"You've got to run them in a little quicker," Prothro added as the first shuttleman went in. Fullback Hank Rivera got seven yards on a sweep around right end.
"Fullback 12, Fullback 12," Prothro called, repeating to be sure Bradley heard correctly.
Don Kasso, a junior tailback from Berkeley, Calif., swept around right end for 21 yards and a first down on the Trojan 35.
"Quick sweep, quick sweep," Prothro told the bench, directing the tailback to go wide around the end farthest from the near sideline. "He [Kasso] made a fine move on that one," Prothro said a moment later, turning to Siegrist, whose binoculars were trained on USC's defensive alignment.
Kasso got only two yards cutting in at right tackle on the sweep play. But Oregon State appeared to be marching.
"Fullback 11, Fullback 11," he called. This got the Beavers seven yards at left end, due mostly to a fine fake and cut by Halfback Art Gilmore.
Two quick plays, a sweep by Kasso for seven yards and a buck up the middle by Rivera, left Oregon State with third and one on the USC 16.
"Quick sweep right," Prothro yelled. "That's the block, that sprung him," he said to no one in particular as Kasso turned the corner for the touchdown. "He's in, he's in, Doug!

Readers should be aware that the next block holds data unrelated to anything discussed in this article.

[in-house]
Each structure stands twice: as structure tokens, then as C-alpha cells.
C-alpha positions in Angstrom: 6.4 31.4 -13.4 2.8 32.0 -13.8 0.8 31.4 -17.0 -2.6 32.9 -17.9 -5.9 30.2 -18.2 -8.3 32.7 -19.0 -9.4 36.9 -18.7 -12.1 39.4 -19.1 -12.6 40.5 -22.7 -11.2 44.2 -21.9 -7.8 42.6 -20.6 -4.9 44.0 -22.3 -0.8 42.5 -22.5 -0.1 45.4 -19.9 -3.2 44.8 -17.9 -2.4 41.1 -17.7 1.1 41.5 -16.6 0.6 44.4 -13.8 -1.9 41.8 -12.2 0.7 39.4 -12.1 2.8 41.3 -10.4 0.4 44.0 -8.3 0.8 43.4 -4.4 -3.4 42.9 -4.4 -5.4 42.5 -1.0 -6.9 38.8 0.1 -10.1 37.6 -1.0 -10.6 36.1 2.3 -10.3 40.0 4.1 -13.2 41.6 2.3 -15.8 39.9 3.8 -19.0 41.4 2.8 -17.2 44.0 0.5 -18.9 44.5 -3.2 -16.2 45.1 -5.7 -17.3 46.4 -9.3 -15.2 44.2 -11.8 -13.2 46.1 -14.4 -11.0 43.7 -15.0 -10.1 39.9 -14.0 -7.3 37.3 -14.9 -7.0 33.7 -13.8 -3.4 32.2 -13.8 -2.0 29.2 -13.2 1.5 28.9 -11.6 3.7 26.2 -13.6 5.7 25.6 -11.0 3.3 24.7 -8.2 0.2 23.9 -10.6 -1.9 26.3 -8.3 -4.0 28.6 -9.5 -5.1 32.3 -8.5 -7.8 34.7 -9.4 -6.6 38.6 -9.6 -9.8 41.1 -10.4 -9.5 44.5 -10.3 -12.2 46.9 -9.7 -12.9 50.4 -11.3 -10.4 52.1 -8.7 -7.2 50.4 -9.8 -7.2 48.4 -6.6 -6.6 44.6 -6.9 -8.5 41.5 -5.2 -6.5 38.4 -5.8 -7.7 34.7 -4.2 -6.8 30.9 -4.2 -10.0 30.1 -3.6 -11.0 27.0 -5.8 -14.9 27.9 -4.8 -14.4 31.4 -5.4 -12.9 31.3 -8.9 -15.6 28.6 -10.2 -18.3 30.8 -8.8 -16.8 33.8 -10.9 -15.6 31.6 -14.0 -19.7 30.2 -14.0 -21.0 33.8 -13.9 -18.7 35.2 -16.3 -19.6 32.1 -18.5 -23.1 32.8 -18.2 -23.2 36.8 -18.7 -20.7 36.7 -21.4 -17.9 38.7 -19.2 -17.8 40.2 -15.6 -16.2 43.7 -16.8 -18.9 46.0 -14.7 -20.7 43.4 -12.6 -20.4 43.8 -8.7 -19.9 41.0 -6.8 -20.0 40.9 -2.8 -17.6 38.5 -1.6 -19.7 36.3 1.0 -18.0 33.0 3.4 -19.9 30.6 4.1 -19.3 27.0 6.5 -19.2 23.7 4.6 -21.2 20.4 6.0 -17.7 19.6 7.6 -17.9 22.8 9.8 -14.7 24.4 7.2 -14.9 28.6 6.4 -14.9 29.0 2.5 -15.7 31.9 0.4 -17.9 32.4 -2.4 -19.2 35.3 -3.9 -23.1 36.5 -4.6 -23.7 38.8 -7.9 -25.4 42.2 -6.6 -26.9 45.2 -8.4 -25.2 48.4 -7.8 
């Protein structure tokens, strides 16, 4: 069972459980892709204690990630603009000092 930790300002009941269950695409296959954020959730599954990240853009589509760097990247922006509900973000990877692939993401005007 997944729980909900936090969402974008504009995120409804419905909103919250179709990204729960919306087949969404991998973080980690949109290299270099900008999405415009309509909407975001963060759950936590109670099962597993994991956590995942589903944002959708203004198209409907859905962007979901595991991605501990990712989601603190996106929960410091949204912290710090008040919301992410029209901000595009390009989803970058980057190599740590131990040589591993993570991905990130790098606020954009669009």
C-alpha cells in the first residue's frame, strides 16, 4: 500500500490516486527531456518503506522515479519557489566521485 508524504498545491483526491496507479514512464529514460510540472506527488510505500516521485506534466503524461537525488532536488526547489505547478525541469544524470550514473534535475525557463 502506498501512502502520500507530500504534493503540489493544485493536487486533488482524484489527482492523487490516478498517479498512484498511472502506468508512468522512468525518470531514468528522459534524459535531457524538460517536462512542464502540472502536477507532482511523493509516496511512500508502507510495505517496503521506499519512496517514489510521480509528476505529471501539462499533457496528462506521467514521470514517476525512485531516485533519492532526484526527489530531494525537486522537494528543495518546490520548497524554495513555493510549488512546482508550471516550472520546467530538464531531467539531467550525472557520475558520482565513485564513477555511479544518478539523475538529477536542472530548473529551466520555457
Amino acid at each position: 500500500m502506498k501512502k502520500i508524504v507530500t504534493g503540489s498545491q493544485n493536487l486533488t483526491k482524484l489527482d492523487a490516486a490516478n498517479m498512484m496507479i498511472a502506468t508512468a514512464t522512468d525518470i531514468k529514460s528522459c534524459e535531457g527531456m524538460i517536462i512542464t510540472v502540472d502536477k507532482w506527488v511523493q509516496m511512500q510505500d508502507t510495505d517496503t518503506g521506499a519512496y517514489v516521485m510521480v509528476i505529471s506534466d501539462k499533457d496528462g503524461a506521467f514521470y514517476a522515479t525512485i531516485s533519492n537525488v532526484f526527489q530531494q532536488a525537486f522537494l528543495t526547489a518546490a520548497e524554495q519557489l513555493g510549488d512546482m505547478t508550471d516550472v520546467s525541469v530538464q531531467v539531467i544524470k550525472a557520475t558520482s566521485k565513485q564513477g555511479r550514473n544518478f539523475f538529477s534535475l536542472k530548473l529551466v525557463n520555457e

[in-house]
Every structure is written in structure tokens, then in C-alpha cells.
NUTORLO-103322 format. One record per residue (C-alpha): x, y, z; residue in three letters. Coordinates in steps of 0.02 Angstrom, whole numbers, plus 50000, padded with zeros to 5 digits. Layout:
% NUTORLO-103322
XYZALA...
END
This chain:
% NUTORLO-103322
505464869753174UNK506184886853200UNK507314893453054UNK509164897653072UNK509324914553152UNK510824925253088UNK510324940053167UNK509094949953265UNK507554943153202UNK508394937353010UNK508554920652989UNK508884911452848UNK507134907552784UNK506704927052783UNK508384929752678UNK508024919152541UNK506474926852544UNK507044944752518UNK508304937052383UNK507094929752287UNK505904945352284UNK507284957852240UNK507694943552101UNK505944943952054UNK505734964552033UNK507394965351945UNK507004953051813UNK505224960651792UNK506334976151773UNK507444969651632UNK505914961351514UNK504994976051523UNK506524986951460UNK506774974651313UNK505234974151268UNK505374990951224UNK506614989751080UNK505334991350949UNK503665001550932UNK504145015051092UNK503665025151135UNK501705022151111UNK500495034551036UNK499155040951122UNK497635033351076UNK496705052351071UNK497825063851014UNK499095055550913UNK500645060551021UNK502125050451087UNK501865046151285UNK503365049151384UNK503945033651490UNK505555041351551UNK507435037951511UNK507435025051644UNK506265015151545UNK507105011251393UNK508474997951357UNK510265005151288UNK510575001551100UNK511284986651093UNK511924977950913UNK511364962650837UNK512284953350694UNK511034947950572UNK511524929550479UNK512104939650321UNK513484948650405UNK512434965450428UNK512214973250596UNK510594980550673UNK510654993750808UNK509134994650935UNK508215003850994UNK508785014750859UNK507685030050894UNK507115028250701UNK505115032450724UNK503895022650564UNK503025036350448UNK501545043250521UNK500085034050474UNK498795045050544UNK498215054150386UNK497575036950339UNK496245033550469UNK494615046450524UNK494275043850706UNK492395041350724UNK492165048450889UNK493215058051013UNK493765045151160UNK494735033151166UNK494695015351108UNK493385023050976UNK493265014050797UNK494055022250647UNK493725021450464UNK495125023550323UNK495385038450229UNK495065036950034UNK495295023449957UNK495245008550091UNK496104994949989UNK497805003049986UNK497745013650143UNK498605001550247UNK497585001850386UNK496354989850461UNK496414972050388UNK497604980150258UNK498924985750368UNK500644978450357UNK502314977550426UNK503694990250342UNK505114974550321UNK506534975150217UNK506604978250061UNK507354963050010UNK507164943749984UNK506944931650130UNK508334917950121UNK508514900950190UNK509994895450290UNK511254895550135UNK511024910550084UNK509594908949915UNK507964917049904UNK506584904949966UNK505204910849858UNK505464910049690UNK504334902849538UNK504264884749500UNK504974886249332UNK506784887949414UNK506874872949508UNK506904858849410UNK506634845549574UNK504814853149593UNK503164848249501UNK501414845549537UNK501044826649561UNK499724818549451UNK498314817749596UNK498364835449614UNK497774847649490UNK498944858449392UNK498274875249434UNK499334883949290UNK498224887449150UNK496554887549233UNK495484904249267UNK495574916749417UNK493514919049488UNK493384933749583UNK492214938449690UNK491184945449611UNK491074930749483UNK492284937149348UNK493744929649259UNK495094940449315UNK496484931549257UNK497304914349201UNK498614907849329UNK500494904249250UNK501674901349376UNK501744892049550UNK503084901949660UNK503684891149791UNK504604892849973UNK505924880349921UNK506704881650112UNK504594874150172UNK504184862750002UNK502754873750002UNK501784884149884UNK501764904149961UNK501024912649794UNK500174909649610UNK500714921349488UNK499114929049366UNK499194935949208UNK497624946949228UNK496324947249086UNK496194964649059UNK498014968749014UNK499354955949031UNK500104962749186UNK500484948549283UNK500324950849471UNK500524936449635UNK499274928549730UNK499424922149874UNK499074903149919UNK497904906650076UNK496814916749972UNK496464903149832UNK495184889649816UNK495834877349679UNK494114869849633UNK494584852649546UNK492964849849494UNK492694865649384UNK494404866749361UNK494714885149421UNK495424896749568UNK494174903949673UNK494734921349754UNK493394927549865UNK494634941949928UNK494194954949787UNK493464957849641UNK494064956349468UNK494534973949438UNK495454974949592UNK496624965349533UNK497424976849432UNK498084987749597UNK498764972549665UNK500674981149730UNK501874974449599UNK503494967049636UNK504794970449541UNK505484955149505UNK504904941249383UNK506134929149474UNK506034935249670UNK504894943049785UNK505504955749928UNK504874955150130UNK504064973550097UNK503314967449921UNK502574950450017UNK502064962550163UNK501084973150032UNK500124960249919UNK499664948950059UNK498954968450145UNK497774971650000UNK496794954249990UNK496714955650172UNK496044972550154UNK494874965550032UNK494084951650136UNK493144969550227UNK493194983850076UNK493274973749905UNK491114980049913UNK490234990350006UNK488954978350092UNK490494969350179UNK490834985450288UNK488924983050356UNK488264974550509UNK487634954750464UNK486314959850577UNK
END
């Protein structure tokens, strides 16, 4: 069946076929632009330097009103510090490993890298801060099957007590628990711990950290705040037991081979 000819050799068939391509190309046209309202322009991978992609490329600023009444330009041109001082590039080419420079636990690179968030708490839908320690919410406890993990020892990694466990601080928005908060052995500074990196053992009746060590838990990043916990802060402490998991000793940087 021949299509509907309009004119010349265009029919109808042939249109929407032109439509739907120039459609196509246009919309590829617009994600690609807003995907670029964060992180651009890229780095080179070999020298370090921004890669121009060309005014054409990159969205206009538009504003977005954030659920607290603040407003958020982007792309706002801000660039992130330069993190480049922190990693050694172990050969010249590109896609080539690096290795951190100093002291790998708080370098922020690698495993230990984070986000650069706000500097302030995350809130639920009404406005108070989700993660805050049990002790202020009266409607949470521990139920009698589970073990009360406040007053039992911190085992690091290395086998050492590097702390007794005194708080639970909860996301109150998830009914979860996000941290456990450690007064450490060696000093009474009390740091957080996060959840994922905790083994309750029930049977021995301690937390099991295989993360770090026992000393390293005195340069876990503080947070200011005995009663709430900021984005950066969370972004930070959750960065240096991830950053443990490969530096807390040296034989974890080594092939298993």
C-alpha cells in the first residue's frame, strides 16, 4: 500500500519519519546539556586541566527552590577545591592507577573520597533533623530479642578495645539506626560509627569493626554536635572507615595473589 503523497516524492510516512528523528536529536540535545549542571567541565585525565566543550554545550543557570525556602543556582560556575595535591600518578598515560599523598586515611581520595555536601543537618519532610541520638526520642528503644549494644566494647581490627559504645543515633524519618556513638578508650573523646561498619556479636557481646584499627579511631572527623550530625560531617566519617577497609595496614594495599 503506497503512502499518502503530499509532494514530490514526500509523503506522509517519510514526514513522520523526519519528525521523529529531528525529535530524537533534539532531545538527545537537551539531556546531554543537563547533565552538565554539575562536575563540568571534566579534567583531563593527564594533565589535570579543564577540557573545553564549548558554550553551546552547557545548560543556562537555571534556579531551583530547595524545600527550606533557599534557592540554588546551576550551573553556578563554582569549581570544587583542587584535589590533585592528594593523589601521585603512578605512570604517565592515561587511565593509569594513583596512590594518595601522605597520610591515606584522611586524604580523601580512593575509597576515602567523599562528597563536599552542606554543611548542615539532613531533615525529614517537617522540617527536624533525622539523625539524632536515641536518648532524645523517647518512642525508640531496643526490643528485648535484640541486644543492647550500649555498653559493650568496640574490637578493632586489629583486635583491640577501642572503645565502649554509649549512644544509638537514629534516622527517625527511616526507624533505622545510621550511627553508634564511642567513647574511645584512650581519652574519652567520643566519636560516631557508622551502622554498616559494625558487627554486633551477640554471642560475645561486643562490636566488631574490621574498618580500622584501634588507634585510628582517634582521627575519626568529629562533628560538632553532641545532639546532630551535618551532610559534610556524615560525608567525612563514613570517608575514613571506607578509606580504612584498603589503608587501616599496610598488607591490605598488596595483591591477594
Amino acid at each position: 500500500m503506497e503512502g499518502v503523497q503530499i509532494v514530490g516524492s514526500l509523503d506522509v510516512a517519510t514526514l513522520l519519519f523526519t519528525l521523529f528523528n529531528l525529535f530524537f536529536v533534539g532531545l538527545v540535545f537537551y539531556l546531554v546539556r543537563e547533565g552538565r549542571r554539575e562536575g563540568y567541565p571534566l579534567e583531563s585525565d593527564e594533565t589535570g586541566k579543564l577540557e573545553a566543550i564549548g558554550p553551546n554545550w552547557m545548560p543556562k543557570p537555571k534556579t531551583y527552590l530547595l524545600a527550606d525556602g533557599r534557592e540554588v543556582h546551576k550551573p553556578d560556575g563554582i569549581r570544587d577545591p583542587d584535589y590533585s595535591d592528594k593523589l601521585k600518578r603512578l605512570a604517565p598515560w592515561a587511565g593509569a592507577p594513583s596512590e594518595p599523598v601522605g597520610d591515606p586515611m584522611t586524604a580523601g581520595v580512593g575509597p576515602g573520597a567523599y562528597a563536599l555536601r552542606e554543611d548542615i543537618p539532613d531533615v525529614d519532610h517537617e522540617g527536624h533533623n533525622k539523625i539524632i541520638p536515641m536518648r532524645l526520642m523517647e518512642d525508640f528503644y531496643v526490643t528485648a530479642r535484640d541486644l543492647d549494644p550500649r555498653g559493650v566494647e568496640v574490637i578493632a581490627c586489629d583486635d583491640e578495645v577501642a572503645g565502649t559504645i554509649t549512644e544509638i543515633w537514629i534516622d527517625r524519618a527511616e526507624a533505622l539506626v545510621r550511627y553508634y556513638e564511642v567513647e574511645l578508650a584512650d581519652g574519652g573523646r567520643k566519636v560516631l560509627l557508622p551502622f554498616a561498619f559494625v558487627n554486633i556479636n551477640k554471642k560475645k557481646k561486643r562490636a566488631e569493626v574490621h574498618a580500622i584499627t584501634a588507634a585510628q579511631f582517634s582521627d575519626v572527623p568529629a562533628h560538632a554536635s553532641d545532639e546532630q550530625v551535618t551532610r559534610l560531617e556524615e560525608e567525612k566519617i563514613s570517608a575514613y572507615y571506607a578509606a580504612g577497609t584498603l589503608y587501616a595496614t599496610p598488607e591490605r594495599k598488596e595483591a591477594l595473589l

"Send Mason in to hold, Ankerson kicking." Grimm Mason, a senior tailback from Watsonville, Calif., held the ball as Tim Ankerson, a sophomore quarterback from Santa Ana, Calif., kicked the extra point, and after five minutes and 27 seconds of the game Oregon State led 7-0.
Prothro knocked on the wood under the Formica-topped work counter.
"That's more like it, Doug, more like it," he said next as Marsh got off a high kickoff which Halfback Jerry Traynham took on the Trojan 20.
"Oh boy, who was that? He put his head down. Keep it up, boy, keep it up. You've got to see 'em to hit 'em," Prothro said angrily. A moment later he shouted: "Fumble! Fumble! Our ball, Doug, our ball." Oregon State had recovered on the USC 29.
"Fullback strong end hook," Prothro called. Sophomore Tailback Terry Baker was trapped for a four-yard loss.
"Who's that hurt?" Prothro asked anxiously. "Gilmore? Tell Bud [Gibbs] that when Gilmore goes back in he's got to go back free. He's used up his entries." Prothro was referring to another substitution rule that permits any player to re-enter the game once in each quarter. He can go in subsequent times only as a wild card.
"Doug, tell 'em to be sure and go by that man with the orange arm [the check-in official for substitutions] when they go in.
"Strong right option," Prothro snapped. The play went for five yards to the Trojan 28 but it was fourth down and nine yards to go. Prothro ordered a field-goal attempt: "Send in Mason to hold, Marsh kicking.
"Nope. No good," he sighed as the ball fell short and to the left. "Doug, what's wrong with Gilmore? Is he hurt bad? Find out. Let me know.